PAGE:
Gooden ran from the apartment.

“I was scared. I didn’t want to be nowhere near Martin. I didn’t know if he had another pot of water to burn us again,” he said.

“It was hurting so bad. It was burning so bad. I remember lifting up my shirt. I just seen my skin peeling off of me. It was hurting so bad. So much pain,” Gooden added.


‘It’s not about hate’

Blackwell’s attorneys mounted a limited defense. They argued that Blackwell was trying to enforce “old school” values in the apartment the long-haul trucker shared with Gooden’s mom in College Park. They also argued that his actions were reckless but not hateful.

“It’s not about hate,” Monique Walker (fourth photo), one of Blackwell’s public defenders, said Wednesday. “It’s about old school culture. It’s about old school thinking. It’s about a man from Tennessee probably a little backwards.”

Walker said Blackwell responded to “disrespectful” actions from the gay couple inside the apartment. But in testimony on Tuesday, Tolbert said the men were sleeping fully clothed and Gooden said the couple had never had sex before the assault.

“It’s one act. It caused injury. It was distasteful. It was disrespectful,” Walker said Wednesday.

“He was trying to prevent disrespect, he was trying to gain respect. It was not deadly. It was not intentional. It was not hateful. It was reckless. It was revolting,” Walker added.

Blackwell faced 10 charges – eight counts of aggravated battery and two counts of aggravated assault. Walker argued that the charges were excessive.

“There is a 10-count indictment for one bad behavior that happened to two people. At best it should be two counts,” Walker said.

Walker hinted that Blackwell’s heavy drinking also contributed to the assault.

“He poured hot water on them, yes. He is responsible. It wasn’t hateful. It wasn’t malicious. It was reckless,” Walker said.

Blackwell did not testify during the three-day trial.

Blackwell was recorded on a jailhouse telephone call bragging to a relative about pouring “hot water” on Tolbert and Blackwell.

“It’s been all over the news. It’s been nationwide. I caught him and his boyfriend having sex in the living room,” Blackwell said in the phone call. 

“Atlanta has a bunch of gay folks down here,” he added.

Willis said the call itself is enough to convict Blackwell.

“These 47 seconds convict Mr. Blackwell of every count in the indictment,” Deputy District Attorney Fani Willis told the jury on Wednesday.

A College Park police officer who responded to the 9-1-1 call on Feb. 12, Cpl. Wayne Hood, said Blackwell admitted pouring the boiled water on the men and had a “had a smug look on his face, smirking.”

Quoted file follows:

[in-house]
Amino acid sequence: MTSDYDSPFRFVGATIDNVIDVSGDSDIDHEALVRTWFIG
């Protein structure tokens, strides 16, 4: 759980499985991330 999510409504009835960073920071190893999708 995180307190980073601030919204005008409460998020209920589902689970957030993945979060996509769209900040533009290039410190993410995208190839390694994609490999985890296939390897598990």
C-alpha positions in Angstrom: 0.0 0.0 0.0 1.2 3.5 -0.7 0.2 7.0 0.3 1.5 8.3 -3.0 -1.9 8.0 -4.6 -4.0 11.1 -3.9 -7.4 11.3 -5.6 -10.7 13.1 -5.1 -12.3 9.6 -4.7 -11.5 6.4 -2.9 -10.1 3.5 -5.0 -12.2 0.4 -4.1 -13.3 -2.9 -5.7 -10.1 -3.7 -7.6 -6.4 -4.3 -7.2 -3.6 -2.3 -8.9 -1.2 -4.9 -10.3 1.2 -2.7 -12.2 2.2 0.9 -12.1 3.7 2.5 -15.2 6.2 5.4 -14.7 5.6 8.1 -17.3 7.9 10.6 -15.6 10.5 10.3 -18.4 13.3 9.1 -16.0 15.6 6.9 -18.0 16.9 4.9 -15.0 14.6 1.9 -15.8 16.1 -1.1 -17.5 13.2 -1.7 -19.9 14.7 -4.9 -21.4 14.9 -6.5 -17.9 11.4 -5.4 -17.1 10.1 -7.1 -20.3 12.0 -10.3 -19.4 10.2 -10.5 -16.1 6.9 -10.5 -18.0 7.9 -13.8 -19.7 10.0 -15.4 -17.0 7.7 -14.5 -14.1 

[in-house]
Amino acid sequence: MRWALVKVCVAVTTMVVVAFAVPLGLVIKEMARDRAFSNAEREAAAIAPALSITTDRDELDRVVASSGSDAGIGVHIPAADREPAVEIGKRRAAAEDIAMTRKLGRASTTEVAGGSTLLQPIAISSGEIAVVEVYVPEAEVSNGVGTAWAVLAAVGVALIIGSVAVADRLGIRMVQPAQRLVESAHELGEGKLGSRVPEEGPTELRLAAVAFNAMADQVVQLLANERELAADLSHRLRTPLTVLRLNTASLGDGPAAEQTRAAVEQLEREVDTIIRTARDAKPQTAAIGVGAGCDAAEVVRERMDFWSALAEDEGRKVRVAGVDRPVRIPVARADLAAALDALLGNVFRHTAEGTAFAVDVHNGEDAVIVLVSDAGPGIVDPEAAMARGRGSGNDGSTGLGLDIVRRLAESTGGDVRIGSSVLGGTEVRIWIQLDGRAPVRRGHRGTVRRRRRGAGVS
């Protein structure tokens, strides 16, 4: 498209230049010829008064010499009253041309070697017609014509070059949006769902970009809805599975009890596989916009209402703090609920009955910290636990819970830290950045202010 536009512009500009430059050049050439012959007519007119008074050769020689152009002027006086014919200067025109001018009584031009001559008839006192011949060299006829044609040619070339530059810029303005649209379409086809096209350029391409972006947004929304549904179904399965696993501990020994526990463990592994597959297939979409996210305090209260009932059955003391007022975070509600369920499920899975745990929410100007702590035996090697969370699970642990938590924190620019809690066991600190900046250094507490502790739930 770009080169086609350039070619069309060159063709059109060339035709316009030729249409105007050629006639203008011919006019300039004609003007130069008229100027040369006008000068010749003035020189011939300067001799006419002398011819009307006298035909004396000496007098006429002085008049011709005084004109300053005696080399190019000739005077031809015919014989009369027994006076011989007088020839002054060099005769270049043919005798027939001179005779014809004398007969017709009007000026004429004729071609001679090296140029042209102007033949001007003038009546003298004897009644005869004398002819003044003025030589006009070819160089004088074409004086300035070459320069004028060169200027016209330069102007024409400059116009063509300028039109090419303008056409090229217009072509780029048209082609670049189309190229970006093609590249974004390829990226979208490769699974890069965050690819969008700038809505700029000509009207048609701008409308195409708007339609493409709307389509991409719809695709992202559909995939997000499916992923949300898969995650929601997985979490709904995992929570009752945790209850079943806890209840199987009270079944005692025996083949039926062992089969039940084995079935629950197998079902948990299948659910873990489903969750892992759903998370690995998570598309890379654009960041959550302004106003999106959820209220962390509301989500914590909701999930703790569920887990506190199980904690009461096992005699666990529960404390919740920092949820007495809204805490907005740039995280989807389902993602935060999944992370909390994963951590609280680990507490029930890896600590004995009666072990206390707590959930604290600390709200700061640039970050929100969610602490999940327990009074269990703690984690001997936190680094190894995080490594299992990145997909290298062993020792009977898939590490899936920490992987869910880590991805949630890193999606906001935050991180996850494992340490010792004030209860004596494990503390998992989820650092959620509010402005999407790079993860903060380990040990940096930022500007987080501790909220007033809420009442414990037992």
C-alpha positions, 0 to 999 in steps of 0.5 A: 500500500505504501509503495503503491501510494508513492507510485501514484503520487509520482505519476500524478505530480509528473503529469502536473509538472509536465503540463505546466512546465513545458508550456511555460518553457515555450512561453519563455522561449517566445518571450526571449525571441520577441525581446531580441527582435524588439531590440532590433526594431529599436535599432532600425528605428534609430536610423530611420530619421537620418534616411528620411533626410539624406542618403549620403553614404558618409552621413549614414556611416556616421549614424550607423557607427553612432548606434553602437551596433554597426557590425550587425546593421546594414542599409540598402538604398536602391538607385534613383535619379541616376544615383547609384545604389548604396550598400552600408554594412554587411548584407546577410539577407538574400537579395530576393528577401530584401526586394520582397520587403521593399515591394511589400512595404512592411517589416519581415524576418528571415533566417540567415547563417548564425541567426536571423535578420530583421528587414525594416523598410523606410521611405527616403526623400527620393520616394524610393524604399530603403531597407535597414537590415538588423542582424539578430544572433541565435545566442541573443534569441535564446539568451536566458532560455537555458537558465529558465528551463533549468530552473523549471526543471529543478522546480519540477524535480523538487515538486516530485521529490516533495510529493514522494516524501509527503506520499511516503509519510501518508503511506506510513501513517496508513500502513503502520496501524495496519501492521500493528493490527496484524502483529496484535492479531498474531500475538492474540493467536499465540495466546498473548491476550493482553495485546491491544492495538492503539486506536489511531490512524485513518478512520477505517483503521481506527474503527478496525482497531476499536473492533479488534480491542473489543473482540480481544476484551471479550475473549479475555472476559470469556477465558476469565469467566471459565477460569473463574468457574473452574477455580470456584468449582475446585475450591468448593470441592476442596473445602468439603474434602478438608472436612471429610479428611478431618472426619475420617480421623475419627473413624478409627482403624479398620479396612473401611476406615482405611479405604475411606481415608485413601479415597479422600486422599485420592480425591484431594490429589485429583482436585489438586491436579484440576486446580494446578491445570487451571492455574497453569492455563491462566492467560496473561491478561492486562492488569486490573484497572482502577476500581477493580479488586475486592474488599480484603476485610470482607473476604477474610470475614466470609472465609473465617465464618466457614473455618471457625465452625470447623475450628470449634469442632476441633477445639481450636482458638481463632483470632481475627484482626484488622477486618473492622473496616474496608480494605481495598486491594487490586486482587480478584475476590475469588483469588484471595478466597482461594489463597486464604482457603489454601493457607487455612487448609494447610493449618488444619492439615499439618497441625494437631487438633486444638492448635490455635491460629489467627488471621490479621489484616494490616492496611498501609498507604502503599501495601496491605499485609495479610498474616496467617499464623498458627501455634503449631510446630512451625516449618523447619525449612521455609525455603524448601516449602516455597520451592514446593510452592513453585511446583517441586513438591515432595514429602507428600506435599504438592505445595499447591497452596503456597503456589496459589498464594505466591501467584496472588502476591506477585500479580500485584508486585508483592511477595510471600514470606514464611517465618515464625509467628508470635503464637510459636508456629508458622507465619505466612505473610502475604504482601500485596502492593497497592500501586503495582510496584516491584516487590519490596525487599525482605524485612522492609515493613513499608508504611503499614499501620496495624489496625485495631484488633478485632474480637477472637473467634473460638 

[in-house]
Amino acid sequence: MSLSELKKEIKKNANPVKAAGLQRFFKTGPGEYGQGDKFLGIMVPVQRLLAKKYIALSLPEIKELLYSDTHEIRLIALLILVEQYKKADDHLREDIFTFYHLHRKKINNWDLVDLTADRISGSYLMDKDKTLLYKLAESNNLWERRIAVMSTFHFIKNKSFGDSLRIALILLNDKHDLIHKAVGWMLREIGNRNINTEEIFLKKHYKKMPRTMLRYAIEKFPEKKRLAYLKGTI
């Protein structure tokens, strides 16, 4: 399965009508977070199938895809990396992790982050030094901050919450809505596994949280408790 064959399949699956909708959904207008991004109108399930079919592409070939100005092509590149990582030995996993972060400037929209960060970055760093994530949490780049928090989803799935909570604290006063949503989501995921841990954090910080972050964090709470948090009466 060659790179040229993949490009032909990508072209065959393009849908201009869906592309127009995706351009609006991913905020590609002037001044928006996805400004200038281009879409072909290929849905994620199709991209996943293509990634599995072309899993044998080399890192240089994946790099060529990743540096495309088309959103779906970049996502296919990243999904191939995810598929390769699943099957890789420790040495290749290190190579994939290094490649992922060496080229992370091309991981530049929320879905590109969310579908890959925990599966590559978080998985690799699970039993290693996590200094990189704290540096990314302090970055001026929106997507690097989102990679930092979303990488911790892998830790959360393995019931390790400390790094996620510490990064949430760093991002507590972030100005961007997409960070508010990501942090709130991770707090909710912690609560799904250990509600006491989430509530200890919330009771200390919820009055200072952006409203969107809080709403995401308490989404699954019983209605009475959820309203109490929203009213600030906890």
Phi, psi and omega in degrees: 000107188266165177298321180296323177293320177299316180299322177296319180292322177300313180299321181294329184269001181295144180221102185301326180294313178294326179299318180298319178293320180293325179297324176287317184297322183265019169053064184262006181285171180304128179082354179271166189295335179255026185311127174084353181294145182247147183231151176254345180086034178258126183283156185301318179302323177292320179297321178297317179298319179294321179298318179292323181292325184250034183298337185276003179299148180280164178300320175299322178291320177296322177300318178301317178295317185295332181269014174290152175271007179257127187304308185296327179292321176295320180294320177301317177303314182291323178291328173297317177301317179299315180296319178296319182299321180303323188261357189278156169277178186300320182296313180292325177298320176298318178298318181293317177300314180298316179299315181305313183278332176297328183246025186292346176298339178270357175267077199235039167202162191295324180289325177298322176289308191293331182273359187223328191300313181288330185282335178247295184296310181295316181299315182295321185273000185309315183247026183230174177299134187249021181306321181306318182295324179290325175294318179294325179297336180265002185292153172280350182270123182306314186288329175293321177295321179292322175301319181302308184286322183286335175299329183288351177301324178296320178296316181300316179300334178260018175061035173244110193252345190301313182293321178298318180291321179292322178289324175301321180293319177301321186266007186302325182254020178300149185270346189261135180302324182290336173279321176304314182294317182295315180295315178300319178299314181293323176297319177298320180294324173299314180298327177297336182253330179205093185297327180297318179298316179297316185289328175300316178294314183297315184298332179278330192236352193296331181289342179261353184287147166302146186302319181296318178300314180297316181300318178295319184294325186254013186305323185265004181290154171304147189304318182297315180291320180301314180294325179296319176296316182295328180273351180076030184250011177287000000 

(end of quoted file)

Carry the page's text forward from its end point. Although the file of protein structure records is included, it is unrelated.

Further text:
“He didn’t show any kind of remorse,” Hood said.

One of Gooden’s sisters testified that Blackwell “smirked” at her after the incident.

Willis called the attack a “heinous, vicious painful crime” that targeted the two men because they are gay.

“Even if you find someone’s religion, their race, their sexual orientation as simply repulsive, even if that’s your belief and it’s a deeply held belief, you don’t got the right to hurt them. Because that’s what we’re talking about,” Willis said.

“In this county, the first thing I want you to tell them is that we allow people to be who they are, whoever that is,” Willis added.


Guilty plea withdrawn

The case moved to trial after Blackwell withdrew his guilty plea when Newkirk sentenced him to serve 30 years of a 40-year sentence in prison. Blackwell quickly rejected the plea during a court hearing on Thursday.

During that hearing and again on Monday, Blackwell complained that he was unhappy with his attorneys.

On Monday, Blackwell’s attorneys and prosecutors culled through the pool of potential jurors. Questions about LGBT issues, religious beliefs, sexual orientation, domestic battery and alcoholism dominated the day-long screening of jurors as attorneys tried to filter out people who had strong views – negatively or positively – about LGBT issues. 

The panel included a commercial insurance underwriter, forensic accountant, systems analyst for the IRS, Coke employee, Target stock person, the owner of a fitness franchise, flight attendant, part-time accountant and Verizon customer service analyst. Several of the jurors live in north Fulton, including Alpharetta, Milton and Roswell.

A grand jury indicted Blackwell on March 25 and five days later, on March 30, he pleaded not guilty to the charges. In May, a judge denied bond for Blackwell. 

In 1991, Blackwell was convicted of two counts of aggravated assault for shooting two people in Fulton. He was sentenced to five years and served one, concurrently, for each count.